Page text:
VIEW IN MY ROOM
Photography, Digital on Paper
Size: 36 W x 24 H x 0.1 D in
Ships in a Tube
Artist featured in a collection
The Night Roper was the first of my stylized rodeo images, which became my White Hat series. I feel this image brings out the artistry of rodeo, which is not normally seen in traditional sport imagery. The use of strong light and shadow reinforces an abstract quality of fluidity, shape and form. The unknown rider becomes a story we can place ourselves into. The White Hat series was the manifestation of a little luck and not having the right equipment. I had never photographed a rodeo and didn’t have the correct equipment to shoot fast moving broncs and bull riders at night. I had pretty much given up on photography for the night and climbed high up on the review stand for a better view of the action. The back of the review stand overlooked the holding area for the upcoming contestants. This back stage area was removed from the crowd, lit by dim spots and filled with cowboys preparing for their rides. What resulted were these powerful, grainy, black and whites, each with a story of their own. These images are orthochromatic in nature with a contemporary modern quality. Additional Sizes Available: 16”X24” $480 includes shipping 12”X18” $250 includes shipping Optional sizes on request * Images are larger than “view in room” mode
Mediums:DigitalBlack & WhitePhotography
Photography:Digital on Paper
Artist Produced Limited Edition of:25
Size:36 W x 24 H x 0.1 D in
Ready to Hang:Not applicable
Packaging:Ships Rolled in a Tube
Delivery Time:Typically 5-7 business days for domestic shipments, 10-14 business days for international shipments.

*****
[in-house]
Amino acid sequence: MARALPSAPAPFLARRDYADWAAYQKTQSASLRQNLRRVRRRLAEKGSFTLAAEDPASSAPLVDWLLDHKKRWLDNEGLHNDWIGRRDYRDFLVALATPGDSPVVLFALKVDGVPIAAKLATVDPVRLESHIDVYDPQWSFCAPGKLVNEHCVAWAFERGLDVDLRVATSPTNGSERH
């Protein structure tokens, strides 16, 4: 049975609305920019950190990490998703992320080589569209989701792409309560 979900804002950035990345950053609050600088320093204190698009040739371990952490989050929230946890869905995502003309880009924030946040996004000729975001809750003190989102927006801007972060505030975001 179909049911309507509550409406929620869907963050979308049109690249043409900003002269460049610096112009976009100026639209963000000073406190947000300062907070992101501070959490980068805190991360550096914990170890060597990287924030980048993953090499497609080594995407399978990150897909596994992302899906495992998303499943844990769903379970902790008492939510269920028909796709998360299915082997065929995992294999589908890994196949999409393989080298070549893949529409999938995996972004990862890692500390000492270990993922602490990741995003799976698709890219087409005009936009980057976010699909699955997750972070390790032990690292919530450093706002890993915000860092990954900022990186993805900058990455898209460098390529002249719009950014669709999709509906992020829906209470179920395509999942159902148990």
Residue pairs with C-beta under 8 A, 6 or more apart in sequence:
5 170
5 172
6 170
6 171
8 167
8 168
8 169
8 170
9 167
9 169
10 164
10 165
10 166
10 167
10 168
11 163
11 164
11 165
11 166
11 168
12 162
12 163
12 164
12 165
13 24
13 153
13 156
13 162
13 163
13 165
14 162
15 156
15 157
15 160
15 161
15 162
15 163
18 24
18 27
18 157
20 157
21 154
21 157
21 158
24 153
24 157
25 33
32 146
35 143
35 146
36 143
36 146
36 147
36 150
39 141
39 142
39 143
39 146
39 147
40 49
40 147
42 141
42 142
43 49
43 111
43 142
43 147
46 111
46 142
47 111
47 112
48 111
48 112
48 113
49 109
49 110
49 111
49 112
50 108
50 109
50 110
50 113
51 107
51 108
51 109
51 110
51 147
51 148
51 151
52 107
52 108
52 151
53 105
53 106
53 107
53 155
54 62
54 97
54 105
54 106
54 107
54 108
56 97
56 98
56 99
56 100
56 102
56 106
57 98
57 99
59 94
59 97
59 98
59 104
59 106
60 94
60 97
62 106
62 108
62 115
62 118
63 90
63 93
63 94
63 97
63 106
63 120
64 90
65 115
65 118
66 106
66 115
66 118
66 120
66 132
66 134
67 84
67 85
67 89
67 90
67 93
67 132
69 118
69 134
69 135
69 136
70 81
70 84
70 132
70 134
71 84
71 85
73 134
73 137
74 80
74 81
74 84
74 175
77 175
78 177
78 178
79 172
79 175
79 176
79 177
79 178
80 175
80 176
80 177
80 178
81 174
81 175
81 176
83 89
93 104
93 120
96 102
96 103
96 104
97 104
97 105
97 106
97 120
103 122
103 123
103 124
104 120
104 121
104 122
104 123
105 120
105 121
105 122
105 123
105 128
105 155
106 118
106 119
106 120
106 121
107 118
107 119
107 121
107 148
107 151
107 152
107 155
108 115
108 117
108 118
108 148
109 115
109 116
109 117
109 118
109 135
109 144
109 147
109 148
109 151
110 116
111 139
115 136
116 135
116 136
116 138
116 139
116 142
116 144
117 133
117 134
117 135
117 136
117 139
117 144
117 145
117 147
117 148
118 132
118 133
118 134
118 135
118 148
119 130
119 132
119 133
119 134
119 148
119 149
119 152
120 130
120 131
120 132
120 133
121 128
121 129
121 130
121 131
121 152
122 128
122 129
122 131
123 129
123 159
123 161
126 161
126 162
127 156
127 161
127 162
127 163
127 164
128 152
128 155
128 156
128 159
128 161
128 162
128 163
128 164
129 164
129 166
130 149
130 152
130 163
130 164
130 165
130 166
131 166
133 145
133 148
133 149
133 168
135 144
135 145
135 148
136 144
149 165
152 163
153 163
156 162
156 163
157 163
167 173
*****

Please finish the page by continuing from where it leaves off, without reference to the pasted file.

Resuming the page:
Handling:Ships rolled in a tube. Artists are responsible for packaging and adhering to Saatchi Art’s packaging guidelines.
Ships From:United States.
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I never set out to be a photographer. I really wanted to be an artist. I distinctly remember my parents saying something like “how are you going to make a living as an artist? Drawing pictures on the sidewalk?” So, I quickly changed my career description to “commercial artist”, because “commercial” artists being “commercial” must make money somehow, so mom and dad let me head off to Boston to become one. ////////////////////////////////////////// It was nearing the end the Mad Men era and the advertising business was changing, creativity was now king. Commercial artists were now called art directors. Agencies now wanted people with ideas not drawing skills. Fortunately I was pretty good at ideas and not that good at drawing. I won a lot of awards, made a bunch of money and my parents were extreamly happy that I wouldn’t be living in my car. ////////////////////////////////////////// My boss and creative director Carl Fawlor handed me his Nikon F. I remember what a beautiful piece of machinery it was and that it weighed as much as a cinderblock. Carl told me that as an art director I’d be working with some pretty good photographers, so I better start learning photography so I could direct them. Actually I took a different approach, I picked all their brains. I’ve now carried my camera for almost fifty years. And in that time… I guess I became a pretty good photographer… without even knowing it. //////////////////////////////////////// Harry John Kerker is a Los Angeles based fine art photographer. He developed his style working with some of the greats of photography, such as Sebastião Salgado, Robert Farber and Reid Miles. He is the recipient of over a hundred national and international awards for his work and recipient of an Emmy nomination for television. He shows in the US and Mexico and his work resides in international collections
Artist featured by Saatchi Art in a collection
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